The Casey report into extremism is a barrier to opportunity and integration, says PAUL SCARROTT
IN THE wake of Dame Louise Casey’s report the Communities Secretary Sajid Javid has said that all public office-holders should swear an oath of allegiance to “British values” like equality and tolerance.
Perhaps he could make a start by condemning the Tory MP who filibustered a domestic violence Bill recently and apologise for the Tory Party’s delivery of record high levels of poverty in working households as recently revealed by the Joseph Rowntree Foundation.
Javid has also said that he will outline new policies next spring after studying the report. The construction of government policy based on its findings will lead to more division, not less.
The Casey Report’s unrelenting focus on Muslims only makes sense if it is recognised as not being primarily about opportunity and integration, but as an attempt to shore up the Tory government’s Prevent and “extremism” agenda.
Casey argues that “there is strong evidence in overseas contexts that the drivers of extremism correlate to political and social exclusion and marginalisation.
“Tackling extremism requires promoting inclusion and opportunity, as well as tackling divides on ethnic and religious fault lines.”
But the Casey Report has a fatal flaw.
It serves to endorse the view that the victims of social exclusion and marginalisation are to blame for their plight rather than the government.
Casey refuses to deal with the overwhelming cause of division in today’s Britain: economic inequality and the barriers it creates to social mobility.
Nor does she address key obstacles to the participation in society of the Muslim community and other ethnic minorities.
She asserts: “In this country we take poverty, social exclusion, social justice and social mobility seriously and we do so across political divides.
“Creating a just, fair society where everyone can prosper and get on is a cornerstone of Britain’s values.” But it rings hollow.
The Dublin Foundation for the Improvement of Living and Working Conditions (May 2015) says that “the UK is now the most unequal country in Europe, in terms of wages and income distribution.”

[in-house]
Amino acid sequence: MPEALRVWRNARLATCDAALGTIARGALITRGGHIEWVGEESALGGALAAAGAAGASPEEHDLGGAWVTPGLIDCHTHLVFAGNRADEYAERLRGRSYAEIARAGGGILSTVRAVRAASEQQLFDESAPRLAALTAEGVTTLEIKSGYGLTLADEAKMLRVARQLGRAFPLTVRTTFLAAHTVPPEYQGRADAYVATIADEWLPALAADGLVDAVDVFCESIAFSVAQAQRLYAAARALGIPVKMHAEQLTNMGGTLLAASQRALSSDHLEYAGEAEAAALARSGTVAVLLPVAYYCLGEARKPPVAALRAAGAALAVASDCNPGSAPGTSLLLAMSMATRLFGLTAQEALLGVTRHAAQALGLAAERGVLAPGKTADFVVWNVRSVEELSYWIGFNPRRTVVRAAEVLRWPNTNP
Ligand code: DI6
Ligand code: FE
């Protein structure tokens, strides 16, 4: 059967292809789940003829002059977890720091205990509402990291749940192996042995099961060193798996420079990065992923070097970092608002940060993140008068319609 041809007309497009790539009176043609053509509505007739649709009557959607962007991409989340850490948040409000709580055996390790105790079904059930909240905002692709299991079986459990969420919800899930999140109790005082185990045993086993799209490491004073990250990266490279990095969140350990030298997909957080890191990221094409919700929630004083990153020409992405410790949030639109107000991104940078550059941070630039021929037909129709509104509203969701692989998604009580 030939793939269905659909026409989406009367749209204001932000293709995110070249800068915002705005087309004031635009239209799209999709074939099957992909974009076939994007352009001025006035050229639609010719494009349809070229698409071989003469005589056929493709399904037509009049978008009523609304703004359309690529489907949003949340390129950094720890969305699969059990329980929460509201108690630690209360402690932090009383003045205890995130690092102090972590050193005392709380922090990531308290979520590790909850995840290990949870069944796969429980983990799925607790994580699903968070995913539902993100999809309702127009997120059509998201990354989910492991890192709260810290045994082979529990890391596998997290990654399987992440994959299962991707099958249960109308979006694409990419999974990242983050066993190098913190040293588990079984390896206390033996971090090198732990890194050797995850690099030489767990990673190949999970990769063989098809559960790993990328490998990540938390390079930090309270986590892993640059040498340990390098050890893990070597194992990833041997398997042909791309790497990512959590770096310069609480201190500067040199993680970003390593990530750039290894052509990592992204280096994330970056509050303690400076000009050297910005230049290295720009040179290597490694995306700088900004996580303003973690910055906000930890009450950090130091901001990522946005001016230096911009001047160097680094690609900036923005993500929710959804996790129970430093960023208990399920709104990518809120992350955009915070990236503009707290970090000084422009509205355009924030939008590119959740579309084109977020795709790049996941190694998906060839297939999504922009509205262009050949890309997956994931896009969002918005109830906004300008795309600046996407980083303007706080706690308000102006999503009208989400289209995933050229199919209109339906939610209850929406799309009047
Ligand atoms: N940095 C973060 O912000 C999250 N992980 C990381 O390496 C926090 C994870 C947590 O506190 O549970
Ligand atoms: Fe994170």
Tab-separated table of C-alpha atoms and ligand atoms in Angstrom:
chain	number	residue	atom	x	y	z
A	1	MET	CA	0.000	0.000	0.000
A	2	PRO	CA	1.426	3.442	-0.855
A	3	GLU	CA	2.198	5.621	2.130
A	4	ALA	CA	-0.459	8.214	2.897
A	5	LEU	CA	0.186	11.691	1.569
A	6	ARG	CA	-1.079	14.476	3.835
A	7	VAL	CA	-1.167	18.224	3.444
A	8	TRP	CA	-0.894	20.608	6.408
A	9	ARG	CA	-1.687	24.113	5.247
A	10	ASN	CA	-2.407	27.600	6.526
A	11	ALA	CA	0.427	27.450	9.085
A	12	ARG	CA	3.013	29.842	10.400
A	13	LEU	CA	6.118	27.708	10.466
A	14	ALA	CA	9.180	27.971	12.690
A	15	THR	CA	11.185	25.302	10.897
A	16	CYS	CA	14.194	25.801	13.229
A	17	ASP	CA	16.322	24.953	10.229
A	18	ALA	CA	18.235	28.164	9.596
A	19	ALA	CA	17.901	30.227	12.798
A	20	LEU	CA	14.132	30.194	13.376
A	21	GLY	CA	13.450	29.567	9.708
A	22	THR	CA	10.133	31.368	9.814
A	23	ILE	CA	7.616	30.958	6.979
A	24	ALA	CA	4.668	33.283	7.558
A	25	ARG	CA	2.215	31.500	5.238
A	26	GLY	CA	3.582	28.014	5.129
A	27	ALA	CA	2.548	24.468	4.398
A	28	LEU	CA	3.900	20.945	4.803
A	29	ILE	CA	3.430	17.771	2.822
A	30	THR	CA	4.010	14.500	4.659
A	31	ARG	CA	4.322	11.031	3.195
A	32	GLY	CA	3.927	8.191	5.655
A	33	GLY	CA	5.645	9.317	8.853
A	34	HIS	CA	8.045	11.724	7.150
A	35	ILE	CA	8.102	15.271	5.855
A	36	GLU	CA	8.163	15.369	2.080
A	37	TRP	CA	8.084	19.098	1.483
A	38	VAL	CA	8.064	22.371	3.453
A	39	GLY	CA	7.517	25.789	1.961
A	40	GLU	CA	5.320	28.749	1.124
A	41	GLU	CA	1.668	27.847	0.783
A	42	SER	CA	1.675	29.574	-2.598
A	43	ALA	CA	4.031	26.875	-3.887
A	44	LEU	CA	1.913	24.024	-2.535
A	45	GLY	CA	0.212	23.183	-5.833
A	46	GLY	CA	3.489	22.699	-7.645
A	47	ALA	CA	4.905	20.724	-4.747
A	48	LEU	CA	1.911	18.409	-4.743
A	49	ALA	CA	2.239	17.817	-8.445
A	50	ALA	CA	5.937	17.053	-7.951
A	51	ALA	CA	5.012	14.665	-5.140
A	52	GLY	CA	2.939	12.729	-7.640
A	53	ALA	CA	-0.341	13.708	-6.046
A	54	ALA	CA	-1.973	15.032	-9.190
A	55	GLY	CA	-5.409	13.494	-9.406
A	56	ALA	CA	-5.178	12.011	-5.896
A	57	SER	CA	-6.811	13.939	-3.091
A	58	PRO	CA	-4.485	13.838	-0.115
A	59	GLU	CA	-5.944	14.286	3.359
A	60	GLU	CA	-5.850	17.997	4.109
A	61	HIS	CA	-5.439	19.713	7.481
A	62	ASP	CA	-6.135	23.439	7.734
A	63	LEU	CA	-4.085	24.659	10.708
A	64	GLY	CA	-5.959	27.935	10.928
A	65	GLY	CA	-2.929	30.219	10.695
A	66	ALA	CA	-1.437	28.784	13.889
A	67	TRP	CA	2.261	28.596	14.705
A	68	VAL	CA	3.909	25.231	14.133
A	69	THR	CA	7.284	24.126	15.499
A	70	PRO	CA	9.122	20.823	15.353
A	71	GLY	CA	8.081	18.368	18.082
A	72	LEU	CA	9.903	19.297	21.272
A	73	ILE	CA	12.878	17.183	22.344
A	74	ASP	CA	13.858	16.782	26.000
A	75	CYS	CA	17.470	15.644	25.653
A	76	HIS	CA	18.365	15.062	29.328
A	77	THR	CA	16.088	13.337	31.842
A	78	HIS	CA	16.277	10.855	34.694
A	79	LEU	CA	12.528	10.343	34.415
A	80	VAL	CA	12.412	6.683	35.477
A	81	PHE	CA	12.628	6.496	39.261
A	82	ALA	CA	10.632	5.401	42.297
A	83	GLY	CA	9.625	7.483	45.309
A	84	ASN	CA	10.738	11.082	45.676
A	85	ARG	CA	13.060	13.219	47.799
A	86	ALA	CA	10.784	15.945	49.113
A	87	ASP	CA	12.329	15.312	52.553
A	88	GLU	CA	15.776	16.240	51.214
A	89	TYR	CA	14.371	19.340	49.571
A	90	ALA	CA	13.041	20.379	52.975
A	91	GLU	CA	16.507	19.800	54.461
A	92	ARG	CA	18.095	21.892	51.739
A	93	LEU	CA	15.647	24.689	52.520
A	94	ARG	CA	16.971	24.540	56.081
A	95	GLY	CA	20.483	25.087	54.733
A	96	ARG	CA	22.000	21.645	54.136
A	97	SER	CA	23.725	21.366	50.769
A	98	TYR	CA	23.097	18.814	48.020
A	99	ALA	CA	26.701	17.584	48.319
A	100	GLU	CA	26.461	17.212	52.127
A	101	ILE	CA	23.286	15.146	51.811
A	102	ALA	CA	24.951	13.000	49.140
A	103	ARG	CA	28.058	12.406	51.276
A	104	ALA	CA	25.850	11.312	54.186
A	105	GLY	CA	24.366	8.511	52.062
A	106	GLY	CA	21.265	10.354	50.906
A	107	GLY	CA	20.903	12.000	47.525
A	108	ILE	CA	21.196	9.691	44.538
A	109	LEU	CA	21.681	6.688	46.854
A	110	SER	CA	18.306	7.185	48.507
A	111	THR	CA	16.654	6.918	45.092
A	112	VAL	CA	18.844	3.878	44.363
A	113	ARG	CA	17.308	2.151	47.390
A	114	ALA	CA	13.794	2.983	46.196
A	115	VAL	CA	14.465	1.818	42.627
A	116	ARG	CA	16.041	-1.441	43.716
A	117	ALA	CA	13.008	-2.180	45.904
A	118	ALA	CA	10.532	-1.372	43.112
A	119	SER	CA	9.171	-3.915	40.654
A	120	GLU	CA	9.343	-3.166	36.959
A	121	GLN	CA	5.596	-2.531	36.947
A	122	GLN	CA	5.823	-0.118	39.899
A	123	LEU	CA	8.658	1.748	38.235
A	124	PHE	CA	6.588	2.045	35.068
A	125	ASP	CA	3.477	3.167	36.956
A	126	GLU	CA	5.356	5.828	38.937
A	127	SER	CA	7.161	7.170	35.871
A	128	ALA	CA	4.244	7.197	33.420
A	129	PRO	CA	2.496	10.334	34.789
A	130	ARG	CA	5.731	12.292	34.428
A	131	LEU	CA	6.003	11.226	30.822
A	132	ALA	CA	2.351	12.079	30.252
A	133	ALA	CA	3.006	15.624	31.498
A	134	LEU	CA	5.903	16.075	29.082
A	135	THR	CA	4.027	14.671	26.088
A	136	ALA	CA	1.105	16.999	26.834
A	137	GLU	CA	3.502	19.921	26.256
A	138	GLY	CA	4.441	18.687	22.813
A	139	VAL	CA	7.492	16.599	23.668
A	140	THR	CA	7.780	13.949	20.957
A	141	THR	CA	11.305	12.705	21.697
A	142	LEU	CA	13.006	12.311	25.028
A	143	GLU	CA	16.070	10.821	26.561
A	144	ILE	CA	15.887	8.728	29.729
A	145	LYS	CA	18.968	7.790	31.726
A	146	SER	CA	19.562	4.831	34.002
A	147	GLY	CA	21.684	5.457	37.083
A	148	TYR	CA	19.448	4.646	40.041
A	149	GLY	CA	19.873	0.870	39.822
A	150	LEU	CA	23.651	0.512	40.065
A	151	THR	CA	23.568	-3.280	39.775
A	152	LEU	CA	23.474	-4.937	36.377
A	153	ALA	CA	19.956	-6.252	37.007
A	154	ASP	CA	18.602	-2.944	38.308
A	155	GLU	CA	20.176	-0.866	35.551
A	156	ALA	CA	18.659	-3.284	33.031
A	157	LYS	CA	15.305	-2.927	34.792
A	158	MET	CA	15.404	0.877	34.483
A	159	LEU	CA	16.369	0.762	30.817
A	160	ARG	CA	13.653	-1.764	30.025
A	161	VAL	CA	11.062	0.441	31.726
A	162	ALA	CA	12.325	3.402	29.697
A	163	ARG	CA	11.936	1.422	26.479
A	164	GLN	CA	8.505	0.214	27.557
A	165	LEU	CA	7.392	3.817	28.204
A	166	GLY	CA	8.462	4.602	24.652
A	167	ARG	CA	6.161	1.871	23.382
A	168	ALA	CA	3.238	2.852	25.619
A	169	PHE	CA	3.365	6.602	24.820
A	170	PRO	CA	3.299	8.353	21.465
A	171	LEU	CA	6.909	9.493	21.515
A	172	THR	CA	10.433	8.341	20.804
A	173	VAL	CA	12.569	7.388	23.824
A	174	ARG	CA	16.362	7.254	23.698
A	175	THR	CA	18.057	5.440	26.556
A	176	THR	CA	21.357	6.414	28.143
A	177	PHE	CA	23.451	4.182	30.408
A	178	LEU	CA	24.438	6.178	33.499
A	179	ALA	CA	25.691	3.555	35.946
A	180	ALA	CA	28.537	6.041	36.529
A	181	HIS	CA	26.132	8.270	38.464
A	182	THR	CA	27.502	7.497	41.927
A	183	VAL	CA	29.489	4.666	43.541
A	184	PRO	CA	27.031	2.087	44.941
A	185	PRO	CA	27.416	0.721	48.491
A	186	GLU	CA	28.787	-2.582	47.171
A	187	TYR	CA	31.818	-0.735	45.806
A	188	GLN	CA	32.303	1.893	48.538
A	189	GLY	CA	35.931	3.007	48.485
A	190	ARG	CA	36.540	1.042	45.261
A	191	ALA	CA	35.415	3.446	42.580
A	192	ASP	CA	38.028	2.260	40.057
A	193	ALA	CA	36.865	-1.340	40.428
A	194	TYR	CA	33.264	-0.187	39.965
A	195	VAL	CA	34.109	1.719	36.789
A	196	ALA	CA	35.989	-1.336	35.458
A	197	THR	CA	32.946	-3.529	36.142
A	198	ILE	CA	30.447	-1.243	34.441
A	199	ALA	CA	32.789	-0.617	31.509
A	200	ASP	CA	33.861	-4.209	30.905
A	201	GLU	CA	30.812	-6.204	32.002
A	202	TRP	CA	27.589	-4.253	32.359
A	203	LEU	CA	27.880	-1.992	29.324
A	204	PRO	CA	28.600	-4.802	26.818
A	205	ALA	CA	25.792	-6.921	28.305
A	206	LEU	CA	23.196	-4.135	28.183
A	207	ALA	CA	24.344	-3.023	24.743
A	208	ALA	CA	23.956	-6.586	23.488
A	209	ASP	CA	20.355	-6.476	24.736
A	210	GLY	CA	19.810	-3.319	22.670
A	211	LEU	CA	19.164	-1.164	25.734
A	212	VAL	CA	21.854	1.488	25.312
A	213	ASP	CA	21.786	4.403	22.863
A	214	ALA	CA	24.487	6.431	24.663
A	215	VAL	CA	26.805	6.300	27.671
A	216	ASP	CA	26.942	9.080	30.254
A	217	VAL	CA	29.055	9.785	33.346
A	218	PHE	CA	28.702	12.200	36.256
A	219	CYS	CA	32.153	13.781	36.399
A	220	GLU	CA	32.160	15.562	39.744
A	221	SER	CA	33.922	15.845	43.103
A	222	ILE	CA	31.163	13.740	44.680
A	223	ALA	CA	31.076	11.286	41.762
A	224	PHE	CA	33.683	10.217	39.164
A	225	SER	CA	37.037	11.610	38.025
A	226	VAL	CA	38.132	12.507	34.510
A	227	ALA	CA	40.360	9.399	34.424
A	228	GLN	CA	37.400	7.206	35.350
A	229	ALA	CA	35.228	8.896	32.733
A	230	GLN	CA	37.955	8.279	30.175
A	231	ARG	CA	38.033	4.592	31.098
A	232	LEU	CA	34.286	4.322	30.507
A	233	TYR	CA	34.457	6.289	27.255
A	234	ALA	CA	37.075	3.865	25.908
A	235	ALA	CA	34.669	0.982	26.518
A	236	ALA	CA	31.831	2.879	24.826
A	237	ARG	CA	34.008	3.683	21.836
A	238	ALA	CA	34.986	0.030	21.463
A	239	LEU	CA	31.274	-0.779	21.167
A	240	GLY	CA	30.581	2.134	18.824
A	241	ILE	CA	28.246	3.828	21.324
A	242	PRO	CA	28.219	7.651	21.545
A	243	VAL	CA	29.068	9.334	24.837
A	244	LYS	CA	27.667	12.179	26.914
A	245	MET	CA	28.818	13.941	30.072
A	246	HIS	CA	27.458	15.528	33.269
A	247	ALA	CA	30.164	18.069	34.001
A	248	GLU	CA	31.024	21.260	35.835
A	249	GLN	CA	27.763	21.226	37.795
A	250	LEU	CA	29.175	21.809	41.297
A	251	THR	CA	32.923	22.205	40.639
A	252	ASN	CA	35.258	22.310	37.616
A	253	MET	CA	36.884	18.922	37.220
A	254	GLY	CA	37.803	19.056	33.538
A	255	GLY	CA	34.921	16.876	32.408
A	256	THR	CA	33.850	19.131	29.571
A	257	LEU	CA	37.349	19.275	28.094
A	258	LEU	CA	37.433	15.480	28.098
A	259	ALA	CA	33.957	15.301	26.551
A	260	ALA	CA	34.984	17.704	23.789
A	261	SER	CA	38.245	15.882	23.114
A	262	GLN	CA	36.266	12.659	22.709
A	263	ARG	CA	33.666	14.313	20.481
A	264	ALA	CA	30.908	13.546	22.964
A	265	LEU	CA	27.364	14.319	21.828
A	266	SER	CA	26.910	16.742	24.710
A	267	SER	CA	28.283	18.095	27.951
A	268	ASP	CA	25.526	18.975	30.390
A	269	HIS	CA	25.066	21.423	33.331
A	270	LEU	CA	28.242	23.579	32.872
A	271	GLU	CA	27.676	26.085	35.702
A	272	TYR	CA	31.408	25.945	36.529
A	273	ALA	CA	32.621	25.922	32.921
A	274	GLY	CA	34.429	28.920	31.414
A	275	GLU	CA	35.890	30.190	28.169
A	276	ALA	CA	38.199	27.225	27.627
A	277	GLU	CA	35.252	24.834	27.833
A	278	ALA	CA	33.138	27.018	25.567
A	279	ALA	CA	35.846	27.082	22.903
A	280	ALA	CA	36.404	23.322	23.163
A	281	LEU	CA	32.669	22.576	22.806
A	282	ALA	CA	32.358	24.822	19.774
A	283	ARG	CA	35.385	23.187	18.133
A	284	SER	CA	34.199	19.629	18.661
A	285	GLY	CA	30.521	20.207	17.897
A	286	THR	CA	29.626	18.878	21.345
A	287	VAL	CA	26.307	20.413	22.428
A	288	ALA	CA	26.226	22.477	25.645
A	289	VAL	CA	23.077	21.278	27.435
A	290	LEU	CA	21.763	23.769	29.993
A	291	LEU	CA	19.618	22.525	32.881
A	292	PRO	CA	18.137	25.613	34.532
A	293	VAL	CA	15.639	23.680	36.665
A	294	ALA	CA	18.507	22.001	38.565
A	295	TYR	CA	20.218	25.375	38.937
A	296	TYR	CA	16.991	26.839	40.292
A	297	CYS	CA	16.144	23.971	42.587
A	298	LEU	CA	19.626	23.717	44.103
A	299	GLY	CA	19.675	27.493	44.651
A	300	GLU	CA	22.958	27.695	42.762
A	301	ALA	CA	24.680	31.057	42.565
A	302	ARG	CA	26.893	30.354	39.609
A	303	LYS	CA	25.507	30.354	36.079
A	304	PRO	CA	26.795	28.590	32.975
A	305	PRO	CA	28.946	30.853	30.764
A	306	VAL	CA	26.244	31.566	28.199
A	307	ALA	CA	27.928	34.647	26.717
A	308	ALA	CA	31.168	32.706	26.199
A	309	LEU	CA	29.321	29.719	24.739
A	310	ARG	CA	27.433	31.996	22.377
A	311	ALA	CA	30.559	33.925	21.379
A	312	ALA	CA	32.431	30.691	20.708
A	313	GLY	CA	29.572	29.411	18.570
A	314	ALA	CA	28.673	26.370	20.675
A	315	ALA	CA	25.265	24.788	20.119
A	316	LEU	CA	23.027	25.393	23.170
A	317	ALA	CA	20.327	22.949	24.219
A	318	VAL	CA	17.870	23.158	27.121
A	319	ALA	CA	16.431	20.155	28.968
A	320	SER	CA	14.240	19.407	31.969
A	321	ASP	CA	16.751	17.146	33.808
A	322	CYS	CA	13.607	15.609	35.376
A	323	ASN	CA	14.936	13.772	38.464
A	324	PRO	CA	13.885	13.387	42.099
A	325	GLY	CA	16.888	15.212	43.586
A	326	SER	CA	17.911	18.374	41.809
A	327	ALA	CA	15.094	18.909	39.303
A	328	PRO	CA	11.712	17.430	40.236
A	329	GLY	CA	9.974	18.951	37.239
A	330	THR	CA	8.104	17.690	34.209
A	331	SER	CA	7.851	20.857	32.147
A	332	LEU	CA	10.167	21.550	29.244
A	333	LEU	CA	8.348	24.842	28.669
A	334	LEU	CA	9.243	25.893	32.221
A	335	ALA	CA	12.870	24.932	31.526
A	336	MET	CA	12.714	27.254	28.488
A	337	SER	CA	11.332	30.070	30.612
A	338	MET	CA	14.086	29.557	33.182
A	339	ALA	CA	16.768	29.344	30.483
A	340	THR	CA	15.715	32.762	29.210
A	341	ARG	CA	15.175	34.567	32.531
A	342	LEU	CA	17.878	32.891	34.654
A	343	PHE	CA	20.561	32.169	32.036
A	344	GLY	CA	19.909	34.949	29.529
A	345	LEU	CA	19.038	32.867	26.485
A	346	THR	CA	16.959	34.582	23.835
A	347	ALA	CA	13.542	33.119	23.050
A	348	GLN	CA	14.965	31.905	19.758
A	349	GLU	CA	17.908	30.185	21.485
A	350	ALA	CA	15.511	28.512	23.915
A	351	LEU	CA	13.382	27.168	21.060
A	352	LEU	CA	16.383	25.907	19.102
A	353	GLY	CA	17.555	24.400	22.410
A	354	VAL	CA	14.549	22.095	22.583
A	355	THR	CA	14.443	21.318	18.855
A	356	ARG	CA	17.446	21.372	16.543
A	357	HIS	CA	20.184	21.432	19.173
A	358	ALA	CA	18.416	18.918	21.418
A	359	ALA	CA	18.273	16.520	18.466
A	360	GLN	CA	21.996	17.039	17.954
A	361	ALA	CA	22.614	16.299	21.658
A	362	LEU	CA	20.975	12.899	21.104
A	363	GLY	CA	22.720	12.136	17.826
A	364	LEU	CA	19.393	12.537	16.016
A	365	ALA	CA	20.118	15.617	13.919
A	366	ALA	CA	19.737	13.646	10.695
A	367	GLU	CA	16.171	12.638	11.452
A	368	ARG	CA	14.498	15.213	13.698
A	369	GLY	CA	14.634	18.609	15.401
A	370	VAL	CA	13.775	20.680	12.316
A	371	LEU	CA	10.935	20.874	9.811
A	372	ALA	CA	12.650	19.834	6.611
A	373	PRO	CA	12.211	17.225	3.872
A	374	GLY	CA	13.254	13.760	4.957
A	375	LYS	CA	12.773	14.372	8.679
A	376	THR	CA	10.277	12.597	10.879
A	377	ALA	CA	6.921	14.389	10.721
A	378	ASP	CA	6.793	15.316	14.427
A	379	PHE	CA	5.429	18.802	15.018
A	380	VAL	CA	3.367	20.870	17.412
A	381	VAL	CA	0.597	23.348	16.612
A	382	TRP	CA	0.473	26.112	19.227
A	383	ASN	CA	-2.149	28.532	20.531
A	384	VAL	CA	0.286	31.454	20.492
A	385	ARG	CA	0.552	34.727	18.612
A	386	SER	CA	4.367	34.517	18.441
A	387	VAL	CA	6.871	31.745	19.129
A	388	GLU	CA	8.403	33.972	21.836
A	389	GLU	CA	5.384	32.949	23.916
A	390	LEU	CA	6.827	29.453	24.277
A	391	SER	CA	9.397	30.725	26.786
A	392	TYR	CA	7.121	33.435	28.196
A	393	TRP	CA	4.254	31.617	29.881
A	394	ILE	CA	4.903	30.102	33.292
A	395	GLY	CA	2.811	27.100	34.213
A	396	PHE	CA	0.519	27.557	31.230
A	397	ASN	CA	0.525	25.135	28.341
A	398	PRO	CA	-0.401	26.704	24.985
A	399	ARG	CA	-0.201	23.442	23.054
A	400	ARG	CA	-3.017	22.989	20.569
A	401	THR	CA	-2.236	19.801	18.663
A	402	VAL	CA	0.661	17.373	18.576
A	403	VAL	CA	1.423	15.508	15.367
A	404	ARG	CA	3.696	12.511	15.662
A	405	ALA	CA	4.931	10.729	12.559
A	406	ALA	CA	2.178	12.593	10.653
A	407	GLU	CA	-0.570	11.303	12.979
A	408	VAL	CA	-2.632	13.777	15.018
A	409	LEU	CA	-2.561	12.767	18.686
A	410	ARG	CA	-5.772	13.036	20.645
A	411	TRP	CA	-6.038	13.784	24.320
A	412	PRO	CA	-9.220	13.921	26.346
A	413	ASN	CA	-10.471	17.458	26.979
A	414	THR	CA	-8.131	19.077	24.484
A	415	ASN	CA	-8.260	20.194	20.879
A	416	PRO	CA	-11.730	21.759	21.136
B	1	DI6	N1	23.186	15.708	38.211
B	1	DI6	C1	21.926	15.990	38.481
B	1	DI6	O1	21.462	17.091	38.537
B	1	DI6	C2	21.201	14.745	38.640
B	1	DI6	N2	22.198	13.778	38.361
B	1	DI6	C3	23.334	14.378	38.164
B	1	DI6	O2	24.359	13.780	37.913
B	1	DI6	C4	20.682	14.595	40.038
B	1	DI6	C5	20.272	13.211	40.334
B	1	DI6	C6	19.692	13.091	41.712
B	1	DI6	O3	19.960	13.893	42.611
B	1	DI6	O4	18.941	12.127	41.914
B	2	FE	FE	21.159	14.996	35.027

The report’s discussion of integration is very much a one-way street.
It lacks a serious analysis of the positives that Muslims bring to British society.
Casey chooses to focus almost exclusively on the “regressive” features of Islam and gives credibility to the myth that Muslims are the major barrier to the achievement of “one nation” by accusing them of self-segregation and cultural backwardness.
Casey reheats the cynical phrases we have heard so many times before — that her report will be “hard to read” for Muslim communities, but that it was necessary to deal with “uncomfortable” problems. This is code for Muslims are the problem. No other community is dealt with in this way.
The report also echoes David Cameron’s inaccurate stereotype of the “traditional submissiveness of Muslim women.”
Casey talks about the “abuse and unequal treatment of women enacted in the name of cultural or religious values.”
The voices of Muslim women — doctors, teachers, carers, students and others — are missing from the report.
Also absent is the response of the Muslim women who derided David Cameron across social media with the message that “Muslim women are not a problem that needs solving.”
Like Cameron, Casey refuses to accept that racist discrimination is an enormous barrier to the participation of Muslim women in society.